Monday, May 7, 2012

Secret Slander and Public Deception

Secret Slander and Public Deception

"Then some of those who belonged to the synagogue of the Freedmen (as it was called), and of the Cyrenians, and of the Alexandrians, and of those from Cilicia and Asia, rose up and disputed with Stephen." Acts 6:9 (ESV)

FREEDMEN: Libertinos (a Roman feedman)

CYRENIANS: Kyrenaios (a Cyrenaean, an inhabitant of Cyrene); from Kyrene (Cyrene, a region of Africa)

ALEXANDRIANS: Alexandreus (an Alexandreian, an inhabitant of Alexandria)

CILICIA: Kilikia (Cilicia, a region of Asia Minor)

ASIA: Asia (Asia, Asia Minor, usually only its western shore)

Libertinos had strong family connections with Roma, a major city in Italia, the nation we now call Italy.

Cyrenians immigrated from Cyrene, a major city in Cyrenaica on the northern coast of Africa, the nation we call Libya.

Alexandrians came from Alexandria, a major city in Aegyptus, the country we know as Egypt.

Cilicia was a region just north of Jerusalem, along the southern coast of the country we now call Turkey. The western region of Turkey, just across the Aegean Sea from Greece, was called Asia.

Jerusalem was a cosmopolitan city, with immigrants, merchants, polititians and pilgrims from all over the world. People naturally gather together with groups that share a common language, culture and religion. Many of these groups were Jewish, but foreign in language and culture, and they each established their own centers of worship, known by their original homeland names.

WHAT DO YOU THINK? It seems to be human nature to group together according to language and custom, even after choosing to move to a new country, a new town. Even Christians develop personal preferences which influence where they worship, who they spend time with, what they eat and how they relax. How does this natural human tendency hinder our ministry to others? Or does it strengthen our ministry?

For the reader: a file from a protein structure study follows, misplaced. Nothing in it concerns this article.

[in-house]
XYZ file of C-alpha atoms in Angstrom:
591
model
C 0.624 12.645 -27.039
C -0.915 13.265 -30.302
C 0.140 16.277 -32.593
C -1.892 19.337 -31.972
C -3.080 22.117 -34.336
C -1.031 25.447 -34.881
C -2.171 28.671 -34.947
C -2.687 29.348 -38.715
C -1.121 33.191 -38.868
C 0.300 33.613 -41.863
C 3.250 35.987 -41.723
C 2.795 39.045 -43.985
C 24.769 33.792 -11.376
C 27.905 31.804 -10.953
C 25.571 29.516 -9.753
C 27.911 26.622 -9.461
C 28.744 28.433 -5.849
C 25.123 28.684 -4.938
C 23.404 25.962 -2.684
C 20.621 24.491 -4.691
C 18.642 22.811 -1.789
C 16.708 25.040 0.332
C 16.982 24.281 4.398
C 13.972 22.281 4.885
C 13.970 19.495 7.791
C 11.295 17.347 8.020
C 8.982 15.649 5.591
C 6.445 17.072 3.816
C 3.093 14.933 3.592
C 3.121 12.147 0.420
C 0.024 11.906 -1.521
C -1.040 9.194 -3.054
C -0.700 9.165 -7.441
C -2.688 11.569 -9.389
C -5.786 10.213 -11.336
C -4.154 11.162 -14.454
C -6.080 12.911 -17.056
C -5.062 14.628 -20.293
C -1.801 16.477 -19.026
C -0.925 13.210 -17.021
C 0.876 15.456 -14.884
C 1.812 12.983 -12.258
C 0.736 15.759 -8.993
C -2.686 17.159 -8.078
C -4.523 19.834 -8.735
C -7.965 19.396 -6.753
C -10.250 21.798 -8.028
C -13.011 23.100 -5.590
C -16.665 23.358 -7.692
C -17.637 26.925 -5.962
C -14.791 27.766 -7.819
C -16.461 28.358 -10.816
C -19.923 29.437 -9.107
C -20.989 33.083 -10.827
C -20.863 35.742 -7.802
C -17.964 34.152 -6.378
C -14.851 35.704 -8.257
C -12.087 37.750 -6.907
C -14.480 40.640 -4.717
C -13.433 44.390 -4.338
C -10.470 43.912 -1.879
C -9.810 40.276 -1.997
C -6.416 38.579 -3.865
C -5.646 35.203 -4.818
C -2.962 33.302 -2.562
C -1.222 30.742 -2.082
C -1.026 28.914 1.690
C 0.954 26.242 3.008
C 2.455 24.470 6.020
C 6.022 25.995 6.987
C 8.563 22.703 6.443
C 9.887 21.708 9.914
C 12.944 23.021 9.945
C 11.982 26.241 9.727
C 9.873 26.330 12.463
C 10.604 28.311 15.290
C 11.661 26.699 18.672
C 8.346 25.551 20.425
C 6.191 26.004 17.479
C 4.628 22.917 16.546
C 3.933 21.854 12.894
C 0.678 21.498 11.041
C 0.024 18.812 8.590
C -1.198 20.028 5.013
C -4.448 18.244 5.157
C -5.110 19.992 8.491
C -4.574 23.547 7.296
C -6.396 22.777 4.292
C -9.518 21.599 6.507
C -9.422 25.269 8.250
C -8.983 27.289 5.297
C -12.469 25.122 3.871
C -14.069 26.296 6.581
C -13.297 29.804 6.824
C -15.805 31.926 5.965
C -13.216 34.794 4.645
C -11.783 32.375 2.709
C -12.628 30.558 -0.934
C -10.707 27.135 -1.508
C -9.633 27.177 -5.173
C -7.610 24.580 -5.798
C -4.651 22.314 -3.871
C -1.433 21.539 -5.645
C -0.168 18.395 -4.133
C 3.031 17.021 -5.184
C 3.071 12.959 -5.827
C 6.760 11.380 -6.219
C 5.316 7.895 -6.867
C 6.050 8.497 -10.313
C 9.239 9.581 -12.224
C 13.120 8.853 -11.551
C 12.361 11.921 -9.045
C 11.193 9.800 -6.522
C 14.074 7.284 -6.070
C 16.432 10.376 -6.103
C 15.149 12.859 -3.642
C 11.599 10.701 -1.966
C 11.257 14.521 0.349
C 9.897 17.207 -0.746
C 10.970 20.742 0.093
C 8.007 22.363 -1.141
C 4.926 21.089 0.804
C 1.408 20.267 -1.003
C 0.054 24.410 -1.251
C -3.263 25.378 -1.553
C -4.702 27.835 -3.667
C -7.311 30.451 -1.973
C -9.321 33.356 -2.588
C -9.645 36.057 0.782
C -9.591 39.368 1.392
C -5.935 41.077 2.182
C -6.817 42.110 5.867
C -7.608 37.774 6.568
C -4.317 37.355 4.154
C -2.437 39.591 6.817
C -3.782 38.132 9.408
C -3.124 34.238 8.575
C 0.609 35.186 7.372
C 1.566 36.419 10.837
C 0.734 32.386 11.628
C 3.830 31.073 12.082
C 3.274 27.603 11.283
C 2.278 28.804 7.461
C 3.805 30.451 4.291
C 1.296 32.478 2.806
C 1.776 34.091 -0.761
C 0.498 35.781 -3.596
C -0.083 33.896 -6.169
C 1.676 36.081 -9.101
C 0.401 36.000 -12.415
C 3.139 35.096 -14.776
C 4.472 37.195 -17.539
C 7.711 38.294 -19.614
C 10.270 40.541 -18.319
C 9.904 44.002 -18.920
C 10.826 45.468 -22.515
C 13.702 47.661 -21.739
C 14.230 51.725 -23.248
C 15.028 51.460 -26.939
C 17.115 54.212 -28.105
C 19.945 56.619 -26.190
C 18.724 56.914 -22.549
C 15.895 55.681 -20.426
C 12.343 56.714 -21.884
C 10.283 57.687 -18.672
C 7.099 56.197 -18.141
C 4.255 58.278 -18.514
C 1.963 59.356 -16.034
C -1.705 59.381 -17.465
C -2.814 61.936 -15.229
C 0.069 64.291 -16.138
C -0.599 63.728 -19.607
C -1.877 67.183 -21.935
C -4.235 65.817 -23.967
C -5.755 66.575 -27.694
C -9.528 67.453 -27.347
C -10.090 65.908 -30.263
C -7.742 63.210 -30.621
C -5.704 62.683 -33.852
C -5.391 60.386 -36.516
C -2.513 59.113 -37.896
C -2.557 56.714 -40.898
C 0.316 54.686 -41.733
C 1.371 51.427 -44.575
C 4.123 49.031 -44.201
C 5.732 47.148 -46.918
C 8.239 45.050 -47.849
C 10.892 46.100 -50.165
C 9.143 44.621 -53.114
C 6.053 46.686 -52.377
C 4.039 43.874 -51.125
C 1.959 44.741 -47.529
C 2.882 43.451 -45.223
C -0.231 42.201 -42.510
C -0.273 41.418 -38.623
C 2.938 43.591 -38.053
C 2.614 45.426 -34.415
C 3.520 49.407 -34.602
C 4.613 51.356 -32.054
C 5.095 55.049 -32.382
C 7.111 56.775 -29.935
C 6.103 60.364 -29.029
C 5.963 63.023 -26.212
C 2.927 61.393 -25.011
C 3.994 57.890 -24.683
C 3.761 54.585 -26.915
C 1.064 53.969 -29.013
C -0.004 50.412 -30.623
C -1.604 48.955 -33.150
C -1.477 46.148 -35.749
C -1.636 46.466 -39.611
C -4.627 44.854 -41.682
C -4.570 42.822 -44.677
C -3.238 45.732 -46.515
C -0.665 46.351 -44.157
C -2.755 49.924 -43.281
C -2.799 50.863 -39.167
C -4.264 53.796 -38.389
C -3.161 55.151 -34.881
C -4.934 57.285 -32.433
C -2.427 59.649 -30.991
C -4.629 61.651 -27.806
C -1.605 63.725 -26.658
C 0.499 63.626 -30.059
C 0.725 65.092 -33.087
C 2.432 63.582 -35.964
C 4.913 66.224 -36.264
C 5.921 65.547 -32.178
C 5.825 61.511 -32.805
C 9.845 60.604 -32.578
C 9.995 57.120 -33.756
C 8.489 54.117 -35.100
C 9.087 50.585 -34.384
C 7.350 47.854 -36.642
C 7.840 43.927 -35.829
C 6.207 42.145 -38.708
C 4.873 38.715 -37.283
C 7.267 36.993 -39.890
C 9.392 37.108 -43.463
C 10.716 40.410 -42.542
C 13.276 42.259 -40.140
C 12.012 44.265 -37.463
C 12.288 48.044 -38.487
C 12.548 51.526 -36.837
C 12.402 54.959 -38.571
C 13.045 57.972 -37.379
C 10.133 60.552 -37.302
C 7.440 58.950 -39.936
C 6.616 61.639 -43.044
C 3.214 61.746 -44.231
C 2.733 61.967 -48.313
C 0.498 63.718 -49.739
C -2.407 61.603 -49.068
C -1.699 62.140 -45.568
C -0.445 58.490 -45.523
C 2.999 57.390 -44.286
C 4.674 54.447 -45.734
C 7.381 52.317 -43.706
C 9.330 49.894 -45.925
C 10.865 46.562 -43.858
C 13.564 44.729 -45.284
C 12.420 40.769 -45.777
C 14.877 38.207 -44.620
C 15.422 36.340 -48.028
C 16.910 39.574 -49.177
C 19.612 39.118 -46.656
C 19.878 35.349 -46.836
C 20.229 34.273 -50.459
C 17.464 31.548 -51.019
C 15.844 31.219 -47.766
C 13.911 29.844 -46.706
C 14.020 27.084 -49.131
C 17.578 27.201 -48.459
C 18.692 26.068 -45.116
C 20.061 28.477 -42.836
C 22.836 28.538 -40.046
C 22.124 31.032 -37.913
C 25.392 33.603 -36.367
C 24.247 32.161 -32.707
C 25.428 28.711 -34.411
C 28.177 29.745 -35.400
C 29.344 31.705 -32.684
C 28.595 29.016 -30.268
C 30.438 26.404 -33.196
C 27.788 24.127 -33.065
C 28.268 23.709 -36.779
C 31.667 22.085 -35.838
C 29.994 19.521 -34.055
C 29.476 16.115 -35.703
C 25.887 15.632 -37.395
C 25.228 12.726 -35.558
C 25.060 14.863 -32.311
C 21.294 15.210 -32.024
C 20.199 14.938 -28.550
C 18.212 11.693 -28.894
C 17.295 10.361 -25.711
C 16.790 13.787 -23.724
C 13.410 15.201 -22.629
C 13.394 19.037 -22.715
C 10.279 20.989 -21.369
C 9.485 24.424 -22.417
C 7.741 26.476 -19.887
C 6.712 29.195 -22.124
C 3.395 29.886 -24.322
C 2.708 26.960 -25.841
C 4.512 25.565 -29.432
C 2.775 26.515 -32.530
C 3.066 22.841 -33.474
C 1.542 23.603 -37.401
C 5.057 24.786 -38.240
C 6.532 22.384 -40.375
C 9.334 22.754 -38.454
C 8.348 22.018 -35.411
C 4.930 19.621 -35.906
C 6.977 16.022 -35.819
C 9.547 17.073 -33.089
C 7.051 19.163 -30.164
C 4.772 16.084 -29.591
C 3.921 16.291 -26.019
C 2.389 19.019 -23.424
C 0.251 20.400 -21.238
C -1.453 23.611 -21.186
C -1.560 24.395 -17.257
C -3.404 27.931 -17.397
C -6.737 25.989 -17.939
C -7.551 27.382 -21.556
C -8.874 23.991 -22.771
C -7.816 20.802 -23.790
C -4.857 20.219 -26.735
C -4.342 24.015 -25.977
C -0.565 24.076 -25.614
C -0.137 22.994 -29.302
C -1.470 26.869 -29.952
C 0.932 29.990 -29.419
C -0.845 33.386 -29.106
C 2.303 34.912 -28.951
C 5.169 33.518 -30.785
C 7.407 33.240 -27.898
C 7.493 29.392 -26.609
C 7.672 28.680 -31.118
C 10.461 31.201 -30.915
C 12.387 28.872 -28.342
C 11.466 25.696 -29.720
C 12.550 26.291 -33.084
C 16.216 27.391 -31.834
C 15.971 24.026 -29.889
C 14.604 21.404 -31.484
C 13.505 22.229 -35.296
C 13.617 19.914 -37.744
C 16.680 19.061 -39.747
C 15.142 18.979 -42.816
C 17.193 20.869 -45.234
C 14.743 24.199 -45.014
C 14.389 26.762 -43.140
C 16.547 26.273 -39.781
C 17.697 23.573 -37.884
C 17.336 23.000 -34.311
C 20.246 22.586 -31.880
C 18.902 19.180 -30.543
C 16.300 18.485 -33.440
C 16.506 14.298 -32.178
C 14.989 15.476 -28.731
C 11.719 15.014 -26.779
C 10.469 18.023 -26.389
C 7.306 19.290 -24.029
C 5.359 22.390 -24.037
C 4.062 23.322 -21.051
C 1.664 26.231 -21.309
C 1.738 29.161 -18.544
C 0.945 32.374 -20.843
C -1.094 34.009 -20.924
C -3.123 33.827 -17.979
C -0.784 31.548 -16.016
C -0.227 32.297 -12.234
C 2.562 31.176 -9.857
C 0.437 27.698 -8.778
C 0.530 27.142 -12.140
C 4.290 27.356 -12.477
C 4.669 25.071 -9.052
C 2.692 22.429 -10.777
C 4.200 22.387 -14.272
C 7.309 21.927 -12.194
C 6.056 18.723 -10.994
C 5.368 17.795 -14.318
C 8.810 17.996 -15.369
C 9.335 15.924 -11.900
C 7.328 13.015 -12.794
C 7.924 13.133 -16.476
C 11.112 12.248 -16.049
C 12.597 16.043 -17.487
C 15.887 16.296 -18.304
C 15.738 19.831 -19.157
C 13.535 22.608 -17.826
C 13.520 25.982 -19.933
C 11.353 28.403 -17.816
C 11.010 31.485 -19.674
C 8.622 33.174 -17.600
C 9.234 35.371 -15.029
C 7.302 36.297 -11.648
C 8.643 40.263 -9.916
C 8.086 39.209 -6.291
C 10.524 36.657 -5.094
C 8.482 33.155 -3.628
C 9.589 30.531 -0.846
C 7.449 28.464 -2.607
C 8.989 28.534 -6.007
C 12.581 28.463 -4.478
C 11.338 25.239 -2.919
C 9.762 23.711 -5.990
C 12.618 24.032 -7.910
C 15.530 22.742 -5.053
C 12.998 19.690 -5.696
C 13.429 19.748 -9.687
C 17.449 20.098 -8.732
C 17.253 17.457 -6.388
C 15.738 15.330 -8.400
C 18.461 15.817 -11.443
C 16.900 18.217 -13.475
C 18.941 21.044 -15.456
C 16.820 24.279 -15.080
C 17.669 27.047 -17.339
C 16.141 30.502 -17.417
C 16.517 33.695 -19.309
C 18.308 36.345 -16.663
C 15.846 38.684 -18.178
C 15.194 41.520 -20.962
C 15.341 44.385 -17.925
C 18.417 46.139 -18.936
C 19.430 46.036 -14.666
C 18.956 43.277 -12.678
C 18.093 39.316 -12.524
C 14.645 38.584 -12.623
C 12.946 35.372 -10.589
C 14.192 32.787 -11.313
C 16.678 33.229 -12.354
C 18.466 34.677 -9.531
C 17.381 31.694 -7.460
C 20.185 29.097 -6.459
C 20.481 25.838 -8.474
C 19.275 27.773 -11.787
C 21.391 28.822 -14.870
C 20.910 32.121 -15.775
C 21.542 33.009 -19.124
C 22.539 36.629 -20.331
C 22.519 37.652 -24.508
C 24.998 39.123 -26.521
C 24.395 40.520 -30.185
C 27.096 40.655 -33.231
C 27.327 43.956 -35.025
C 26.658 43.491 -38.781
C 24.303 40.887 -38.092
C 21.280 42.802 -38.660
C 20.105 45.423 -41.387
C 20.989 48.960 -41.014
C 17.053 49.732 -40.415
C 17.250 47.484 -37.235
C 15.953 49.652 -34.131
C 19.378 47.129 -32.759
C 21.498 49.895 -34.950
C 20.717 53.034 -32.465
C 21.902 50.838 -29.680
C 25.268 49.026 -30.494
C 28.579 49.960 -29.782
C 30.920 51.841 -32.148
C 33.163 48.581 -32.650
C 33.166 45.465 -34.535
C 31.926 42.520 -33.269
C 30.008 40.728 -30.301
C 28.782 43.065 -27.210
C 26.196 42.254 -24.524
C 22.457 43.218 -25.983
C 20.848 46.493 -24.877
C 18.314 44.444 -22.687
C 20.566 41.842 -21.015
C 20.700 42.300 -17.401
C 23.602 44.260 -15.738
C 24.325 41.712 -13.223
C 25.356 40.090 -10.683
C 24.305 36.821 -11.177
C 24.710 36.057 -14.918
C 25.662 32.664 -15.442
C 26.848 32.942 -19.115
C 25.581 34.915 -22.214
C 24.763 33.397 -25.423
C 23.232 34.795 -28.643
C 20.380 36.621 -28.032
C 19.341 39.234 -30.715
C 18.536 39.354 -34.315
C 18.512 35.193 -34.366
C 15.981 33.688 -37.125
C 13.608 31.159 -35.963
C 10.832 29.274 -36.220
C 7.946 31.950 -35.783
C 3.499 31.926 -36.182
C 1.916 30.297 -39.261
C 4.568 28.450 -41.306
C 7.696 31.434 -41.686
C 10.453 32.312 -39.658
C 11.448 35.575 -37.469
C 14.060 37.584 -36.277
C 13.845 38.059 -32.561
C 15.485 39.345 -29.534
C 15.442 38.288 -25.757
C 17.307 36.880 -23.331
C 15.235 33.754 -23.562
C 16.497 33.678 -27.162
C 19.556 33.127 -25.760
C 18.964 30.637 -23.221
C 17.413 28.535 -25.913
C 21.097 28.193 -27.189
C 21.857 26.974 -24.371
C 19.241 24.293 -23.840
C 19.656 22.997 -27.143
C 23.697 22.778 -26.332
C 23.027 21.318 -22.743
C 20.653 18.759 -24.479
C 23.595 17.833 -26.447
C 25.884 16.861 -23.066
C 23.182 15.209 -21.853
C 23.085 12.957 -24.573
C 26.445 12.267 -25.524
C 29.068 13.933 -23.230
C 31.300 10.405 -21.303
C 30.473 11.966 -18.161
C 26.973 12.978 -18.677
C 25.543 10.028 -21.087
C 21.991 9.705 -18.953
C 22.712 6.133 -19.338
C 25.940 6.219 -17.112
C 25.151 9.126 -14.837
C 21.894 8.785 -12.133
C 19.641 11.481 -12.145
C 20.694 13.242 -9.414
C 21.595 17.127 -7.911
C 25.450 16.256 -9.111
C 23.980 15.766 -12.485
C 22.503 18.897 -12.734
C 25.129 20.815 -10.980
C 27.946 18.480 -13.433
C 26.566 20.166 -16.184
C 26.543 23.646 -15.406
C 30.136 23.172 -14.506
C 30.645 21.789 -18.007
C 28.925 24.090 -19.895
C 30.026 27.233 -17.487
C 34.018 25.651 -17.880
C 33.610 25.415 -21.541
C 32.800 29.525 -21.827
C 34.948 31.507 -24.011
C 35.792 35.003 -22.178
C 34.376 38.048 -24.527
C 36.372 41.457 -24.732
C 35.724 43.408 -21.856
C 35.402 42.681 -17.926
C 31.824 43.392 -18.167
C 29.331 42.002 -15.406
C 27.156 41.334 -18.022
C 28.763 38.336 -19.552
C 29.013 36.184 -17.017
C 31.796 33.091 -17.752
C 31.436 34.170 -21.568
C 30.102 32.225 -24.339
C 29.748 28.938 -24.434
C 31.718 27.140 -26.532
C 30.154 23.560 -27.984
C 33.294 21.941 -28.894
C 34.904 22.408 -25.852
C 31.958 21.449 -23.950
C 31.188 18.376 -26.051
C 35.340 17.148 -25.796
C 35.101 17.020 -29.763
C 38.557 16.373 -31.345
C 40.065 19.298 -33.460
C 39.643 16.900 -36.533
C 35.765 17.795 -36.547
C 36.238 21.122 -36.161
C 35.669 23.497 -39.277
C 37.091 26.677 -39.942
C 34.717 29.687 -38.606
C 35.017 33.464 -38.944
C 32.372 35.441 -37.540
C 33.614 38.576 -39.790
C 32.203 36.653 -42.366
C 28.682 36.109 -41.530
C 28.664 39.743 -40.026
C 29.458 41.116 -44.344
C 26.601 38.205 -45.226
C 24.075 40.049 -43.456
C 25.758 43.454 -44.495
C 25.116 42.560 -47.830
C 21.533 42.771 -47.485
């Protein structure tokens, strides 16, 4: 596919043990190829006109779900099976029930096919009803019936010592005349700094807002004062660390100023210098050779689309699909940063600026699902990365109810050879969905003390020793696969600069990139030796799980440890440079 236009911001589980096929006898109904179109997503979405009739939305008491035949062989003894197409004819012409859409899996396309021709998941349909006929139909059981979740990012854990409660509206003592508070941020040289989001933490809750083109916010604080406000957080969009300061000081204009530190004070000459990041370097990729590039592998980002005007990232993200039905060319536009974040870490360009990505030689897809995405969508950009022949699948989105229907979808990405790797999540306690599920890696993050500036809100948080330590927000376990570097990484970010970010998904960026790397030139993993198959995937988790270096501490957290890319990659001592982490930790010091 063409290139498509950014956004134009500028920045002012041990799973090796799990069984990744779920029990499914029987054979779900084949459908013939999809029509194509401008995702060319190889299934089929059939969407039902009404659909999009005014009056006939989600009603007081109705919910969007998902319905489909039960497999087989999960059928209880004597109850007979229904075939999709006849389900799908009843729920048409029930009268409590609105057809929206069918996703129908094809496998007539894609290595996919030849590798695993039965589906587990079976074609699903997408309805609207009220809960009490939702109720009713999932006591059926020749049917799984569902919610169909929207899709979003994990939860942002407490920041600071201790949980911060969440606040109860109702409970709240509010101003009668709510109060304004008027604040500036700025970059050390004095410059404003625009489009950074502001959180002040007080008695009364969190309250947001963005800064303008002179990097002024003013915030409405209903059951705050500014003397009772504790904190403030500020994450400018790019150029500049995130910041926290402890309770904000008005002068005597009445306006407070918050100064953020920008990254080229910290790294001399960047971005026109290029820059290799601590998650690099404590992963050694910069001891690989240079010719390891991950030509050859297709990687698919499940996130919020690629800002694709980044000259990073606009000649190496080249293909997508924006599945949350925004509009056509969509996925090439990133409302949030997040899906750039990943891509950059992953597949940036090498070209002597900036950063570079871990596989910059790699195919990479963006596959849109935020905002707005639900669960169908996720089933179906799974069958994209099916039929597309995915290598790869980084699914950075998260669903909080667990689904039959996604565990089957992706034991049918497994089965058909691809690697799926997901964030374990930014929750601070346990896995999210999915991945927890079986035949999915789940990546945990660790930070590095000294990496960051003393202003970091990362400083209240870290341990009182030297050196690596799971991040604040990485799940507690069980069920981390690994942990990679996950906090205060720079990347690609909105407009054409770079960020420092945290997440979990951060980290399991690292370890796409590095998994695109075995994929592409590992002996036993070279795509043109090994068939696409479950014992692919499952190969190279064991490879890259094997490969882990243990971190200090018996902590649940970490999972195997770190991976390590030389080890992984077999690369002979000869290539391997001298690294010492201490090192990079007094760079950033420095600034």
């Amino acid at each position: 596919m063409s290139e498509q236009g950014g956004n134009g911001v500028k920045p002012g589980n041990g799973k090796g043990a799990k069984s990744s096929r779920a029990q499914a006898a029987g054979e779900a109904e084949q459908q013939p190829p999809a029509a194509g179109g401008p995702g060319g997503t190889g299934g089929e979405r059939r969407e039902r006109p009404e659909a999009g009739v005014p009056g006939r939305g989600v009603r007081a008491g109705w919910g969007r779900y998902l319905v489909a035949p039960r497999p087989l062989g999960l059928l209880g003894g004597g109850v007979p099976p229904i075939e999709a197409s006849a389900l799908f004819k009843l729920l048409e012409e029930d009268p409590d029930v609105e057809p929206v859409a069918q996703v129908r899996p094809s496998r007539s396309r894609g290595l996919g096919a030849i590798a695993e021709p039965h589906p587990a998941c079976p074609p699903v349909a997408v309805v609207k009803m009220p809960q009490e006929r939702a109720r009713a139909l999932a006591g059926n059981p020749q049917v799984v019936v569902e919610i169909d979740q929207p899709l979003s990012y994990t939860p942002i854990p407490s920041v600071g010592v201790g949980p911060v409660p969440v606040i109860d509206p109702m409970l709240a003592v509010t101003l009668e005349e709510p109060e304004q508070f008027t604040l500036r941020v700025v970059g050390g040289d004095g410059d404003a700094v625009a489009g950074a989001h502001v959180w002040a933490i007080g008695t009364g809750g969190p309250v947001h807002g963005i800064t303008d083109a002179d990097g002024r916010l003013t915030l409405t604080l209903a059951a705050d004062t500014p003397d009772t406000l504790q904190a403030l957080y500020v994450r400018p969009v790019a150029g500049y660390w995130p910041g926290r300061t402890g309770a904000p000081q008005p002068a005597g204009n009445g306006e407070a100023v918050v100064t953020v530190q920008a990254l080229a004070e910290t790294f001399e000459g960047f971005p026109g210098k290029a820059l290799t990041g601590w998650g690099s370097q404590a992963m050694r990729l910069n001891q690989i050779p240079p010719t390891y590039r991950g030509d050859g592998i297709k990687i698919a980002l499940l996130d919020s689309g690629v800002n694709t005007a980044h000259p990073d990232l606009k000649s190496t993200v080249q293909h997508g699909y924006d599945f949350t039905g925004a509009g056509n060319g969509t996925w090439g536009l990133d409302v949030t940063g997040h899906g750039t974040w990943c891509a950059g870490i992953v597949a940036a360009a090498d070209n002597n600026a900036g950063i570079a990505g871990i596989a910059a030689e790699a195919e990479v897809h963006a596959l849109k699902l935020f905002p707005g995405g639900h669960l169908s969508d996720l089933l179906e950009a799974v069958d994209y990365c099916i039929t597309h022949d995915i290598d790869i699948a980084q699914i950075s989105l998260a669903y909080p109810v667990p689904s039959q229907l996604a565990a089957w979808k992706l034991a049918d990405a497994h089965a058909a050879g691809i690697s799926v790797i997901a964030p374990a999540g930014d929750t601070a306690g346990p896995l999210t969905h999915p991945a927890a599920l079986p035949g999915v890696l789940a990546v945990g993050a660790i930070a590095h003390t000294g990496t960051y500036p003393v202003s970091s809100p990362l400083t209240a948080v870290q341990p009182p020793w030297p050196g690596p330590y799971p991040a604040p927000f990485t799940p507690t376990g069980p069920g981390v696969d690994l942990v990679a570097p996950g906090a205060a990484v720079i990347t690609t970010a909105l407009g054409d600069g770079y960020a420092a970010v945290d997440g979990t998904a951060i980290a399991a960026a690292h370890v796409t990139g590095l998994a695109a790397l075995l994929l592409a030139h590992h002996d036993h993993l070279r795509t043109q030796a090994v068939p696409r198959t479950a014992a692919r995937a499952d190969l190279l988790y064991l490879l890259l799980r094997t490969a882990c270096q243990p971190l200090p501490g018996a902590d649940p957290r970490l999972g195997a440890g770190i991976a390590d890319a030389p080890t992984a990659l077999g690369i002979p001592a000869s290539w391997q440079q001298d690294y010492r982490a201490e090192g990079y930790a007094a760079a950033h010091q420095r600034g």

These staunch Jews from other lands were most vocal against the preaching of Stephen, but they could not defeat his wisdom and boldness. They resorted to slander.

"They could not withstand the wisdom and the Spirit with which he was speaking. Then they secretly instigated men who said, - We have heard him speak blasphemous words against Moses and God. - And they stirred up the people and the elders and the scribes, and they came upon him and seized him and brought him before the council, and they set up false witnesses who said, - This man never ceases to speak words against this holy place and the law, for we have heard him say that this Jesus of Nazareth will destroy this place and will change the customs that Moses delivered to us." Acts 6:10-14 (ESV)

Libel and slander have identical effects and identical laws. Both are known as defamation: civil wrongs that harm a reputation. Libel is defamation that can be seen: writing, printing or an image, or statue. Slander is any defamation that is spoken and heard. (1)

The Jews attacked Stephen upon the very foundation on which Stephen was chosen by the church to represent them as a ministry leader: his reputation for being full of God's Spirit, wisdom and faith.

The Jews charged Stephen with speaking "blasphemous words against Moses and God." They claimed to have witnesses hearing Stephen speak "words against this holy place and the law," that "Jesus of Nazareth will destroy this place and will change the customs that Moses delivered to us."

BLASPHEMOUS WORDS: blasphemos rhema (scurriolous, calumnious or impious utterance); from blapto (to hinder or injure) and rheo (to utter, speak or say); from rheo (to flow, or run as water)

The "scurriolous" (low buffoonery, indecent or abusive) words of Jesus, the "calumnious" (false or deceptive) utterances of the Son of God were probably these: